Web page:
Chapter 5When should I file bankruptcy?
Chapter 6What do I lose if I file bankruptcy?
Chapter 8What can bankruptcy do for you?
Chapter 9What Does Bankruptcy Cost?
Chapter 18What About My Car in Bankruptcy?
Chapter 19What Happens to My House in Bankruptcy?
Chapter 20When Will Creditors Stop Bothering Me?
Chapter 23When do I stop paying my creditors?
Chapter 24Gas, cable, electric and phone bill
Chapter 26What Bankruptcy won't solve
Chapter 27Chapter 13 Debt repayment Plans
Chapter 28Will I be able to get credit again?
Chapter 29Bill Consolidation Loans
Chapter 30Bill Consolidation Scams
Chapter 31Wage Assignments, Deductions and Levies
Chapter 32Student Loans
Chapter 33Can I get rid of Taxes
Chapter 34NSF Checks, Traffic & Parking Tickets
Chapter 35Surrendering Real Estate & Time Shares
Chapter 36Business Bankruptcy
Chapter 37Professional Persons
Chapter 38Do you ever "Not Get" a Discharge?
This is a very sad situation. Here’s a typical question we get: “My (wife) (husband) (step mom/dad) died, do I/my father/mother have to pay all her bills if I/she/he did not sign for them”.
The answer is generally NO, with a few exceptions. The reason the answer is “no” is that in order to be liable for a debt, you must have agreed to it, generally in writing, or some law must make you liable for it. Any bankruptcy filing only discharges your debts. You cannot file a bankruptcy case for a deceased person. You cannot file a bankruptcy case for anyone else other than yourself, with the exception that if a person is mentally incompetent, there court-appointed administrator of the personal estate may be able to file a bankruptcy petition.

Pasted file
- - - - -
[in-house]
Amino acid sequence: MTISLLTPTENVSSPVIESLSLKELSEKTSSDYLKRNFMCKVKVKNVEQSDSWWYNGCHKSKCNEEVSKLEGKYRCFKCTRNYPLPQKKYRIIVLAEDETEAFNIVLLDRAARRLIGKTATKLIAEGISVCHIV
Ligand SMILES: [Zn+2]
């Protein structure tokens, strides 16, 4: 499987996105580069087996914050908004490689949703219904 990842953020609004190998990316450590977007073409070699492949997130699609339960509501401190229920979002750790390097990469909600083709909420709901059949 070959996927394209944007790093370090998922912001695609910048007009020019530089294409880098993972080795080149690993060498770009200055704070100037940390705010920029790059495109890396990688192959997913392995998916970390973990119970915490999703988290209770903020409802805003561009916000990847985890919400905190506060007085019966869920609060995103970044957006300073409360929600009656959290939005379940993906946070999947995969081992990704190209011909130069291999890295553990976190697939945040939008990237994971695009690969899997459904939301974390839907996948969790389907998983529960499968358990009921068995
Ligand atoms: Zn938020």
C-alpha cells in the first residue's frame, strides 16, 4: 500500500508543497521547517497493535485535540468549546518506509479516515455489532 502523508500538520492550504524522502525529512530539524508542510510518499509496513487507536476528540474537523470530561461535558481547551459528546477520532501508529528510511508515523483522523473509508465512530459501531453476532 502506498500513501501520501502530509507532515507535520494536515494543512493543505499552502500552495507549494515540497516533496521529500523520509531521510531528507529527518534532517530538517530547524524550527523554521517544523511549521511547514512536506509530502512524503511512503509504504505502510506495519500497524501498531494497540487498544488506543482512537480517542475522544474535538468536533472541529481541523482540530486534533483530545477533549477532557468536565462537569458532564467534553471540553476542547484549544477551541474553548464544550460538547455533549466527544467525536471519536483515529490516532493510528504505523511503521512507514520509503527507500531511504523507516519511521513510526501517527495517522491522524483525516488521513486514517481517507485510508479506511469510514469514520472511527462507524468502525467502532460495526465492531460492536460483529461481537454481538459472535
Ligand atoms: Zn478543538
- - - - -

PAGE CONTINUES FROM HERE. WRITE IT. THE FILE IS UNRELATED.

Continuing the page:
It is very rare to have somebody enforce an oral promise. If you accompany your sick spouse to the hospital, and they sign in, and you did not sign that you agreed to pay for their medical care, they are not going to file a lawsuit against you because you said to the billing clerk if she doesn’t pay the bills I will.
As far as a written promise, married people can make their own debts. Women do not have to have their husband sign for them to buy a car anymore, they can buy it all by themselves. If Mrs. Jones buys a car, and passes away without paying for it, Mr. Jones is not liable on it, because Mrs. Jones went out and bought it all by yourself, as she is perfectly entitled to do. What Mr. Jones should do is call the finance company and say I’m sorry to tell you, but Mrs. Jones passed away and there was no death insurance rider that I can see that she bought to pay off the loan in the event of her death, so nobody’s going to be paying for this car anymore and you can come and pick it up.
If Mrs. Jones did not die with no assets, but died with an estate that is going to be probated, then give her bills to her probate lawyer or heirs, if you are not an heir or administrator. Bills of a deceased person, or more properly the debts of the deceased person, or claims against their estate, so that if they left any property to be divided up among heirs, or even if they left property and there are no errors, probate estate should be opened and the bills should be forwarded to the administrator or the executor of the estate for payment.
The other exception to actually signing on bills is the law in eight states, one of which is Wisconsin, that debts made during the marriage or community debts. So if Mr. and Mrs. Jones lived in a community property state, and Mrs. Jones made debts by herself while she was married, Mr. Jones may be on the hook for those community debts.
So, if you did not make yourself obligated for the debt by signing a contract or alone, and there is no probate estate going to be opened, and you don’t live in a community property state, spouses or other relatives are not liable for the bills of their deceased husband wife sister mother father or brother. The usual procedure is to tell the finance company, if they call or send a bill, that poor Mrs. Jones is not with us anymore, and send them a photocopy of her death certificate, so they can write it off.
So, do not call the bankruptcy lawyer and try to file a bankruptcy for a deceased person, and don’t worry about the bills of a deceased person unless you signed on them, or lived in a community property state where you were married to them.
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